Rob: Are you saying that nobody has mental illness problems.
Rob: where do people who are delusional, hallucinating, suicidal,
Rob: I saw people, totally immobilized, people smearing excrement on the walls. What do you call them if not mentally ill?
Problems with living.
cultures that use control and cultures that use cooperation. We have to decide the kind
When you talk about this idea, this is not a crazy idea that's never been done. This is done in other cultures.
Bonnie: they're trying to stop it. The World bank insists.
Aboriginal culture-- what are everyone's needs. I'm
Rob: what you're talking about is a top-down domination model
The World bank pushes for psychiatry
And the international Monetary fund-- push for psychiatry. We are seeing the gradual colonization of these cultures.
They do it with the cooperation of business. And psychiatry is a business and pharmaceuticals are a business and part of a financialization of the world.
we need to take back our power.
Rob: Is there a movement with any momentum?
There is the social commons movement.
We see it in South America, in Brazil where there are participatory budgets-- this is the beginning of something much more democrat.
I'm 70 years old.
In occupy, they created communities together.
Rob: you are really not talking about a small modification. You're talking about a sociocultural shift.
most people who critique psychiatry.
Rob: Let's hear your big vision of it.
You are articulating it when you read all those principles. If the capitalists are wrong, so are the centralist socialists. Small communities in cooperation with neighboring communities.
Getting away from centralization to localization.
We need to rebuild community and assume a kind of collective responsibility for ourselves and each other.
Rob: You talk about the collective and the individual.
I want something that balances the collective and the individual-- take care of collective rights while respecting individuals.
Rob: How do you do that?
Rob: What are the values.
connectedness and respecting the individual.
that's why I like the commons thinkers.
Rob: Where would one find the commons thinkers.
do a google search on social commons. There are hordes of them.
Earlier people who tried to balance
go to anarchist thinkers like Paul Goodman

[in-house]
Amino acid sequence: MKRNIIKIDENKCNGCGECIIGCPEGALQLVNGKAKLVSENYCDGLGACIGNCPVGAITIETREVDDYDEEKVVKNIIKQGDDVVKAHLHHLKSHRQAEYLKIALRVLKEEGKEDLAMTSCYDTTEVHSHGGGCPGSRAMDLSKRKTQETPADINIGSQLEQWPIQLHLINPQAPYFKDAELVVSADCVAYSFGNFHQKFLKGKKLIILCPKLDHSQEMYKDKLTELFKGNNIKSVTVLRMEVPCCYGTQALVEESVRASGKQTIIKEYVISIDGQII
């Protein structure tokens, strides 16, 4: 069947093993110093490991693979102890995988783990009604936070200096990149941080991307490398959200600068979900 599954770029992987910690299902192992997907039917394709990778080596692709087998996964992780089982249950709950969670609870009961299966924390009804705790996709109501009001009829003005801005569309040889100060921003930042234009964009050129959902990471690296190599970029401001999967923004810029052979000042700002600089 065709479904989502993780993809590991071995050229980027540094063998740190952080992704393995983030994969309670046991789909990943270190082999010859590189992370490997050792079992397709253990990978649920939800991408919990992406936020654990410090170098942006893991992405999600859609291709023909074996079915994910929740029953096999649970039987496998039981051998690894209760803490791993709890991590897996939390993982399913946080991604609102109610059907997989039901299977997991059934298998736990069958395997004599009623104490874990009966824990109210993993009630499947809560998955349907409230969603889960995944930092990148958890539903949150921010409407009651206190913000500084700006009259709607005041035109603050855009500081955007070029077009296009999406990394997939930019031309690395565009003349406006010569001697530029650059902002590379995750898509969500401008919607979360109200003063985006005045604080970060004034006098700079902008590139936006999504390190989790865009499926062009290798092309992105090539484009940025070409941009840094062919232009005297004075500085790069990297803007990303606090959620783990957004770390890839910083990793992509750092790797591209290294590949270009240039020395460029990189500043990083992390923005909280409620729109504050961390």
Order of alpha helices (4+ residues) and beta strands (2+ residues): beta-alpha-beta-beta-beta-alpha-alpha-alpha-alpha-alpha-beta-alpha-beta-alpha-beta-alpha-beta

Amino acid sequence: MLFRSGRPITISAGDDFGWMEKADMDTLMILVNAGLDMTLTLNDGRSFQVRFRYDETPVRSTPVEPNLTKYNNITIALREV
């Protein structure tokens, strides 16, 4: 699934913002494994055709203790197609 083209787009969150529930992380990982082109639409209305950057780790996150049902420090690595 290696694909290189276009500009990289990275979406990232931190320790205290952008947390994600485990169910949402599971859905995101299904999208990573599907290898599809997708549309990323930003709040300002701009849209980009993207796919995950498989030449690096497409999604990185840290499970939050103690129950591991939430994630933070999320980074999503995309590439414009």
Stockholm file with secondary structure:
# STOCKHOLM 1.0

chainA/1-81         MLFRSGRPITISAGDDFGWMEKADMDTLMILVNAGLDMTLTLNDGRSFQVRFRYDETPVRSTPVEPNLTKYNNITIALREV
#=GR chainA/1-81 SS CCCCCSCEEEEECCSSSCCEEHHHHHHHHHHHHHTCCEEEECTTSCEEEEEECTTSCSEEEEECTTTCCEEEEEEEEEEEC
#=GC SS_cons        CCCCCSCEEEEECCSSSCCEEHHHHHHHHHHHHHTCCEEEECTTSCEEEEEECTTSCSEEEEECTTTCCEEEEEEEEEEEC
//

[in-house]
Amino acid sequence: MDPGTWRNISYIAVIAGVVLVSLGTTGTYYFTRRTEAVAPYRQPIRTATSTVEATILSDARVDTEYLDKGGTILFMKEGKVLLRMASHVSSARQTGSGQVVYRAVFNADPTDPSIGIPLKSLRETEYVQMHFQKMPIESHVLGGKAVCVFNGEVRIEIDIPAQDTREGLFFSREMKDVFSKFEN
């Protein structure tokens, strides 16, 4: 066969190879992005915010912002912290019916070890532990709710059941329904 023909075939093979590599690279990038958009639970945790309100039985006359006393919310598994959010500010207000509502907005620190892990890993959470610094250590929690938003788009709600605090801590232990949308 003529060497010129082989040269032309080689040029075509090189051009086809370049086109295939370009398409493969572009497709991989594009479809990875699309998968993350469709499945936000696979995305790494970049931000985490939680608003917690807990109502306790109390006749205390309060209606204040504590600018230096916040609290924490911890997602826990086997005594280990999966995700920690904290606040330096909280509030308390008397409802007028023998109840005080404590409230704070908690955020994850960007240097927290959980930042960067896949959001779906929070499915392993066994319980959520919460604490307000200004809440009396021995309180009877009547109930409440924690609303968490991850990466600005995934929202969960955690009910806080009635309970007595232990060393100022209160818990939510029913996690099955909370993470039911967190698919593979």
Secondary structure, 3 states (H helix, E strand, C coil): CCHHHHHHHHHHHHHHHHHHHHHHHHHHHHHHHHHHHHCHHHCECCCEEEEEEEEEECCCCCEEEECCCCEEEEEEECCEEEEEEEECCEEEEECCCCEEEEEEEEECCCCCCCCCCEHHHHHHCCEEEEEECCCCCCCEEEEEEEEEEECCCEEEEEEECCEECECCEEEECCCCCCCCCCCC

Rob: what about people who don't care about anyone else. Narcissists, Psychopaths and sociopaths.
Our society creates that, nurtures that way of being in the world. If we had a society that nurtured helping and caring.
We've created an egotistical, self-centered society.
Rob: What do we do with them since we have them now.
We help people reach towards other ways of being. Help society find ways to negotiate ways" there are processes. We can get together in community "meetings.
Rob: what do we do with the people pushing for more power for psychiatry. What do we do with them.
we take away their power. We have to withdraw our consent to being ruled. Gandhi withdrew their consent to be ruled. We have to make it impossible.
Rob: can you talk about your work and thinking looking at Feminine
Psychiatry is a patriarchal invention and goes along with patriarchal ways of understanding.
There are three times as many women as men electroshocked. Patriarchy is part of hierarchy and rule.
Patriarchy means rule by fathers.
Rob: How is patriarchy bad for or hurt men
It stops them from being full human beings. If you are an oppressor, you are not a a full human being.
I would like to see a society where everyone gets a chance to be giving and caring. The people most thwarted from being fully human are men.
They are socialized to be
Economy is patriarchal-- it's measurement, it's cognitive over emotion. It's domination
What helps human beings-- the best model we have are mothers-- mothers just give. If we had a society where men and women
Rob: talk about giving without expectation.
If we could treat everyone that way, if this was our default mode. Then I don't think we'd have the massive egotism you're talking about. We'd have people who could trust each other.
Rob: aboriginal principle of non-interference.
We try to control children. We want children to what is not natural to childhood. We want them not to fidget, to focus". I see that as disastrous for children. We correct children when they do it "wrong. " Aboriginal does not do that. They allow children to find their way.
It's the difference between trying to control and being an nurturing approach.
I'm inviting people to try to imagine a world"
Rob: how do people in the system, with a kid on Adderal, get out of the system?
Bit by bit.
Get together with other people who are unhappy.